Europe has had one of its hardest winters since the 1970s. The European Union specifically experienced serious economic upheaval.
One of the main uses of gas is the heating of homes in the EU, so on the current trajectory the EU is in with Russia, this might just cause a serious crunch among the electorate.
As someone who regularly discusses Putin’s war on Ukraine with Czechs, Slovaks, Brits, and others, I can tell you that despite what the media often represents, there is serious ambivalence toward Ukraine in the EU and Europe more broadly.
Let me explain.
Protests against energy prices in particular, but also against overt support for Ukraine are mounting and have become somewhat regular across the EU.
In Prague, for example, a city that I frequently visit and that just elected a pro-EU president, Petr Pavel (luckily), people often voice their opposition to sacrificing personal economic well-being on behalf of Ukraine.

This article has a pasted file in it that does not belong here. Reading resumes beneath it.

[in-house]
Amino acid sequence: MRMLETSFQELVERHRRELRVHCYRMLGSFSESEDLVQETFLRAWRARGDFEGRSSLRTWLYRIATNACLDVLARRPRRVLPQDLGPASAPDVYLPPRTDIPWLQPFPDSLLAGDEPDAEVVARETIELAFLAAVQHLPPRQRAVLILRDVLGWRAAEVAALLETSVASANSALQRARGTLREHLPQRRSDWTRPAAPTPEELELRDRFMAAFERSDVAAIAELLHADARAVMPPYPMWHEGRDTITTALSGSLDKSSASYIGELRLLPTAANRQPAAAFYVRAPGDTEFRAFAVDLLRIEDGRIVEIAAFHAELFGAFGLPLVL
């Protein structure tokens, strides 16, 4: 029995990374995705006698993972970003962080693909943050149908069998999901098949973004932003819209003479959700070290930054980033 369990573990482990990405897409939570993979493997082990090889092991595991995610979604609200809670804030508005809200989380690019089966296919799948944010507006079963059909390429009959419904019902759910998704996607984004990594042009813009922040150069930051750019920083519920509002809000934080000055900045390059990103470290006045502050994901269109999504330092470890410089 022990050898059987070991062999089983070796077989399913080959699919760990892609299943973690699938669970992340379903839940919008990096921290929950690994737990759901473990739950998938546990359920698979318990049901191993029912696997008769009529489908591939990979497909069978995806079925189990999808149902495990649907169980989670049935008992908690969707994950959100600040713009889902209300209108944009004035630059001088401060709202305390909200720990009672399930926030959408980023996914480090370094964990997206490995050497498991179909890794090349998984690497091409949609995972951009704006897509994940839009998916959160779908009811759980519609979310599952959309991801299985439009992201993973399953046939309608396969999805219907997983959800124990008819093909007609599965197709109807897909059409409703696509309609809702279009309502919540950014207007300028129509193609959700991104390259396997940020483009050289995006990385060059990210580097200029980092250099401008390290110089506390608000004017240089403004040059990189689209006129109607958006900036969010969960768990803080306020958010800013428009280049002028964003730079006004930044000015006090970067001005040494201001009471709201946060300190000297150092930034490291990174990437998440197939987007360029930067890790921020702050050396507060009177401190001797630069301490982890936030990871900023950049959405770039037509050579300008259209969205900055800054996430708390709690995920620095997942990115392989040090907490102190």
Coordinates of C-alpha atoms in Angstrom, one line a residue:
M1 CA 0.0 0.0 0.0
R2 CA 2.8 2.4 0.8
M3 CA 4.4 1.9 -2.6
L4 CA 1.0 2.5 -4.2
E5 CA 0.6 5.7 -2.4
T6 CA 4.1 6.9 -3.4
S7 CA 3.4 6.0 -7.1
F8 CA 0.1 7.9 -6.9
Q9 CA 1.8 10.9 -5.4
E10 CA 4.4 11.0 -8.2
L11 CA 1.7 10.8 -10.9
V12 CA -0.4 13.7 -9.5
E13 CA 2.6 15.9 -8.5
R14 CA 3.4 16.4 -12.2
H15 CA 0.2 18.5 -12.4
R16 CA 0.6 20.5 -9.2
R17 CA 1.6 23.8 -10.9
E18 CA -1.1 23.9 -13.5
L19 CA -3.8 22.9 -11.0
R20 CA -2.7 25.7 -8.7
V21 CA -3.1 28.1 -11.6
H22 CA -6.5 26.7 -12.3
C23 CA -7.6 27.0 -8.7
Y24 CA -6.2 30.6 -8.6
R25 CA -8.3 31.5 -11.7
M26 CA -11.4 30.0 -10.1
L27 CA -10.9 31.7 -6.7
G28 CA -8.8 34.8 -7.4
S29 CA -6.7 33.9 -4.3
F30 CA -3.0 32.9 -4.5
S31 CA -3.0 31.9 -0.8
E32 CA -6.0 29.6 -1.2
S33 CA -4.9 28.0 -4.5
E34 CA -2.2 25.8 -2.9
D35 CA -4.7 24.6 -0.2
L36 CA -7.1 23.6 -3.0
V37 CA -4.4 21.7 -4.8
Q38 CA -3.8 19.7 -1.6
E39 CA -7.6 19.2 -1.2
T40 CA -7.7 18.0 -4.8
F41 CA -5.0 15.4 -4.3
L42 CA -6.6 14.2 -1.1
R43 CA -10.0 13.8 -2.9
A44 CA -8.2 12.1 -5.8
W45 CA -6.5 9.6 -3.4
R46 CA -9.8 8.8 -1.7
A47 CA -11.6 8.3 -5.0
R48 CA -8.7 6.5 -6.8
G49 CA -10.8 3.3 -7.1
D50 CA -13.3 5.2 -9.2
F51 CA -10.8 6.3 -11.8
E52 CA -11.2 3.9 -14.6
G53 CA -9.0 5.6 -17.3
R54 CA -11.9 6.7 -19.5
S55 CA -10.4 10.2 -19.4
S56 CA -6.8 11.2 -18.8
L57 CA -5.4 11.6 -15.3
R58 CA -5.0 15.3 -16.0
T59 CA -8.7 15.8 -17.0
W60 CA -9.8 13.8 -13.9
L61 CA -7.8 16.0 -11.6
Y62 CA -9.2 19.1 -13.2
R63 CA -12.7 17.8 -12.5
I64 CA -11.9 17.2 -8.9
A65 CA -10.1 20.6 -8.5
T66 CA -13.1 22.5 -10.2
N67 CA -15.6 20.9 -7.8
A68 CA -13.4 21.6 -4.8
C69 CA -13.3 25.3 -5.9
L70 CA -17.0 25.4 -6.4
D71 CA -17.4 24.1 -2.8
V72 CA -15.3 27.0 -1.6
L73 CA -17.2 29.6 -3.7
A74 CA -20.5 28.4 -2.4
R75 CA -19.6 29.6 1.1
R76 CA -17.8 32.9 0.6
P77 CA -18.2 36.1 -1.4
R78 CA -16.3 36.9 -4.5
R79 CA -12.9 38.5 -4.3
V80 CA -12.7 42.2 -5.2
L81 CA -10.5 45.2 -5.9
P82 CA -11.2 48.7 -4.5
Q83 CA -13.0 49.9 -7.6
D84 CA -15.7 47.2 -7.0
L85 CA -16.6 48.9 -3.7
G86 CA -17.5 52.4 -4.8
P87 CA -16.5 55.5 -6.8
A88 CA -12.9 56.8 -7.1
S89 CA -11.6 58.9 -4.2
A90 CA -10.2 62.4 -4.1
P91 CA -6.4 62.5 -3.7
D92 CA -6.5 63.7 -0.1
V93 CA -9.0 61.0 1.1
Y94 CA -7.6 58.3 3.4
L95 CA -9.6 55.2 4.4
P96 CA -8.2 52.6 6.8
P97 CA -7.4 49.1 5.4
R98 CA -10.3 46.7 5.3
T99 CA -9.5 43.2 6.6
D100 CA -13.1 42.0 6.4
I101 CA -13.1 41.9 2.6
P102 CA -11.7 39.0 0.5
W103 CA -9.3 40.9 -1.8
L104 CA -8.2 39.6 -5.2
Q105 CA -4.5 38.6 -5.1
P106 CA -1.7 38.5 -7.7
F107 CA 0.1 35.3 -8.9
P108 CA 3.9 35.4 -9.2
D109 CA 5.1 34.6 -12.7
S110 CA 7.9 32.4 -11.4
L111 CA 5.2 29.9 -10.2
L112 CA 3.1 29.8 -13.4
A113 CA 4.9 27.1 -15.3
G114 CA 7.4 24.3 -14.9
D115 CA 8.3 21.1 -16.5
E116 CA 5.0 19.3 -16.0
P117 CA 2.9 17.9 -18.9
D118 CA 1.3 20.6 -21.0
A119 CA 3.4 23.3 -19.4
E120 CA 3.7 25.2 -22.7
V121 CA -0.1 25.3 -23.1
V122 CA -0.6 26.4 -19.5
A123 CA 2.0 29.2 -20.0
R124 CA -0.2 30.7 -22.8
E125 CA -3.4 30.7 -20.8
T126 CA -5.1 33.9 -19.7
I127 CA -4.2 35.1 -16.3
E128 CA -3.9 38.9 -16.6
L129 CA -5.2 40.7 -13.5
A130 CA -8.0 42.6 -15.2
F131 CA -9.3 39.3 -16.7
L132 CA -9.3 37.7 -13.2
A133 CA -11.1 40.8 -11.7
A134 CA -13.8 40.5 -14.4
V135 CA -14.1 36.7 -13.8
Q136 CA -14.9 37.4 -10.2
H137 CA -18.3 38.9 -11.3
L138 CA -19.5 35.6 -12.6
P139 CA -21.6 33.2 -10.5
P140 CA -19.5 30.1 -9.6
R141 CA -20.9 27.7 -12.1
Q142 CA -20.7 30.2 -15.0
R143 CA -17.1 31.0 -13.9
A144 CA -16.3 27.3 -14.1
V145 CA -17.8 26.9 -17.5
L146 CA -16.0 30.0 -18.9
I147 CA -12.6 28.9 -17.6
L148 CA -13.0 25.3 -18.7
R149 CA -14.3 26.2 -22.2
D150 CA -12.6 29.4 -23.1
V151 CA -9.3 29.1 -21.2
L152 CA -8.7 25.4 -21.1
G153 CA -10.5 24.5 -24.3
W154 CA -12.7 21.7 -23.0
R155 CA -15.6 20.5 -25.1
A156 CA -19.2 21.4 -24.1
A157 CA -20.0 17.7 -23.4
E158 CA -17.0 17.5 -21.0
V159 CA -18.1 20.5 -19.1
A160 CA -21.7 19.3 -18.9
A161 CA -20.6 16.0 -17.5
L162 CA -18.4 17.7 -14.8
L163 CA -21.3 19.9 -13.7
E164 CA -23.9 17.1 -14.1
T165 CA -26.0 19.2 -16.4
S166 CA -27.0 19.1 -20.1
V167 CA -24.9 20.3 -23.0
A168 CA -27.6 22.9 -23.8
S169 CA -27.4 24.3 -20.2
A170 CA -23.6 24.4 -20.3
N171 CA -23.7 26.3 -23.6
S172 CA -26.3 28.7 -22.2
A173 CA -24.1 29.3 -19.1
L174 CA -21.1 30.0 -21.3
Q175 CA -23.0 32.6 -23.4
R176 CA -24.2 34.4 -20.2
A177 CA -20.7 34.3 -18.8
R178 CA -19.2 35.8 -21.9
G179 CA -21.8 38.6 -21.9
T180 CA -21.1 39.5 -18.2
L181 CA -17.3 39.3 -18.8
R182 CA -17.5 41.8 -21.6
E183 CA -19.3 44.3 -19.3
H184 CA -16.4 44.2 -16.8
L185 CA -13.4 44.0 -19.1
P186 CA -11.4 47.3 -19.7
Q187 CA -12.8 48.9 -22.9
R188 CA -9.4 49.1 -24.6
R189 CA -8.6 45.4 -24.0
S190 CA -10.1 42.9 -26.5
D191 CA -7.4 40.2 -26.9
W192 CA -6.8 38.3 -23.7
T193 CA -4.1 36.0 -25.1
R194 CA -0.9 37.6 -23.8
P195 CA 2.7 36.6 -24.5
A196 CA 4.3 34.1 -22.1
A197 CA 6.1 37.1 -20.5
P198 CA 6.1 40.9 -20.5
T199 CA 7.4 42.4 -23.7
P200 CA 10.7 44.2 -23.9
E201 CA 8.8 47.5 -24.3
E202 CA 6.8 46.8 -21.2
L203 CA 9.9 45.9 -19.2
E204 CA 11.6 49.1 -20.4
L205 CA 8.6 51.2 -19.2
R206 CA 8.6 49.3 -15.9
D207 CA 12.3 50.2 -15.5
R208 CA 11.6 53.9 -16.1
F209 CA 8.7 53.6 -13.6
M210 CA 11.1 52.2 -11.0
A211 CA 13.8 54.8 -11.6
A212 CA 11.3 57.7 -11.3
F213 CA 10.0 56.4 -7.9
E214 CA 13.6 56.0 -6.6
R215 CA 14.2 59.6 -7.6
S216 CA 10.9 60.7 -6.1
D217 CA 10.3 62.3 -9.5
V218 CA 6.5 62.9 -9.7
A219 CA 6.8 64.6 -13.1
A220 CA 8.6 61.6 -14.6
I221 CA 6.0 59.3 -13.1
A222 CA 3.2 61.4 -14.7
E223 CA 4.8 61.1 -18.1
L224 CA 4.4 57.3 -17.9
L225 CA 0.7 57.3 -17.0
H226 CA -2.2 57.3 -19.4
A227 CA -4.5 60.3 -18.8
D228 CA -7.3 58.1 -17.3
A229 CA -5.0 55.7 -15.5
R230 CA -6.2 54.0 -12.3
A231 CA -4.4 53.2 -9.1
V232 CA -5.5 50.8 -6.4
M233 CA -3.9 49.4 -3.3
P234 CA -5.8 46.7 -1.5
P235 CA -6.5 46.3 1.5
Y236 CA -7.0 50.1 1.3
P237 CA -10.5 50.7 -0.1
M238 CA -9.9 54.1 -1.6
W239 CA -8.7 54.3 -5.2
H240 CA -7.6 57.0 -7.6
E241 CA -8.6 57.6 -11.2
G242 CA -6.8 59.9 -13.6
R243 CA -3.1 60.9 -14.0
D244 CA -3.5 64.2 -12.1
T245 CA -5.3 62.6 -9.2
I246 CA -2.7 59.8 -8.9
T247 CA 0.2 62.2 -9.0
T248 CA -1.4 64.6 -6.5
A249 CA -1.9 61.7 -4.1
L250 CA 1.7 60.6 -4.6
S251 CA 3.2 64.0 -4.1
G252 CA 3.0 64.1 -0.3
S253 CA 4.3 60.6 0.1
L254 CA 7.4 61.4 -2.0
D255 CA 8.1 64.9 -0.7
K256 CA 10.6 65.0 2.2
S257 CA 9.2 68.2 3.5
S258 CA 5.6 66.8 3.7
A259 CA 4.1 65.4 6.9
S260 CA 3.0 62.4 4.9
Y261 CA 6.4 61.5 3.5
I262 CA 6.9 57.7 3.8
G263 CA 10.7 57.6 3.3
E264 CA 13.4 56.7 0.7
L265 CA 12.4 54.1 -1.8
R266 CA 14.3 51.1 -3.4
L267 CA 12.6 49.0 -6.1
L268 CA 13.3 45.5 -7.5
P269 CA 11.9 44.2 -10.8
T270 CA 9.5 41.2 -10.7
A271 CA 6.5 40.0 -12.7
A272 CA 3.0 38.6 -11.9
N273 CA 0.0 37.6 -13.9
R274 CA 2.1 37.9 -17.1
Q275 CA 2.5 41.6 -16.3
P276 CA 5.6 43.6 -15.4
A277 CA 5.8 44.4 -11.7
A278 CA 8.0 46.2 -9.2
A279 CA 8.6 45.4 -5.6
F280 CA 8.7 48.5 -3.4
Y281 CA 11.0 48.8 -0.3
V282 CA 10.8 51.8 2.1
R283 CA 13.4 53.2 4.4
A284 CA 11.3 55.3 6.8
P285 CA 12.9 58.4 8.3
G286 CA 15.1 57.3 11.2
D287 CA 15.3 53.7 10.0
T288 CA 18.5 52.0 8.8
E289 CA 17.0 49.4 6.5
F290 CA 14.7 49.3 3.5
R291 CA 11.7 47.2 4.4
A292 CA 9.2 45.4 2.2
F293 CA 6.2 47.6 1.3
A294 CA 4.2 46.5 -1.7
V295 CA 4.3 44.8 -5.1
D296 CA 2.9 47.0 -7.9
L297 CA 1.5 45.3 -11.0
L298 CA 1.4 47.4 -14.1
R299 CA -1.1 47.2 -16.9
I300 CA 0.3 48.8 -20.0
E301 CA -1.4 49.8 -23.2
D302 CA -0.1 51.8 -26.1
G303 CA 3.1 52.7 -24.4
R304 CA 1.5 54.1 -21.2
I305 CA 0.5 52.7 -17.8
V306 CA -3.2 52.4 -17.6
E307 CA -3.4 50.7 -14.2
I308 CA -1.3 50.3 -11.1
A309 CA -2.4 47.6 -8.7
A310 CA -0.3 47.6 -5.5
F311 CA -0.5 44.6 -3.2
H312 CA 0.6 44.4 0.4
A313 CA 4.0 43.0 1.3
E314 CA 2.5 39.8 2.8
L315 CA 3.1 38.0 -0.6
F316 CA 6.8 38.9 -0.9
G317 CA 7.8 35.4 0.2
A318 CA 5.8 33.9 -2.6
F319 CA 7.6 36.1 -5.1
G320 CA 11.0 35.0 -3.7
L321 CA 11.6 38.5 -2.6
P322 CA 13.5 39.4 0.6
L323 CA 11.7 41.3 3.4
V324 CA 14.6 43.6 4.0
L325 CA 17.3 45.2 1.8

Many in the Czech Republic are often mobilized in its historic Wenceslas Square, to protest against the Czech government, at the helm with the political scientist turned Prime Minister, Petr Fiala.
Presently, estimates suggest that the EU is bound to have at least a 2% recession in GDP in 2023. How will this impact the average EU citizen’s position on Putin?
Well, he might have just started winning many over to moral ambivalence.
Protests Across Europe
Similar protests to the ones we see in Slovakia, the Czech Republic, Poland, and Estonia have erupted in France (no surprise there, to be honest) and Spain.
The former Deputy Prime Minister of Spain went so far to say:
“European citizens are going to have to continue paying for a social fracture that is too high for the very stability of the European Union.”
Is it true that Europeans are paying for the stability of the EU?
They might be, but recession at this point is inevitable.
Indeed, this was among the most expensive winters for households of their lifetimes (some estimates put us at a…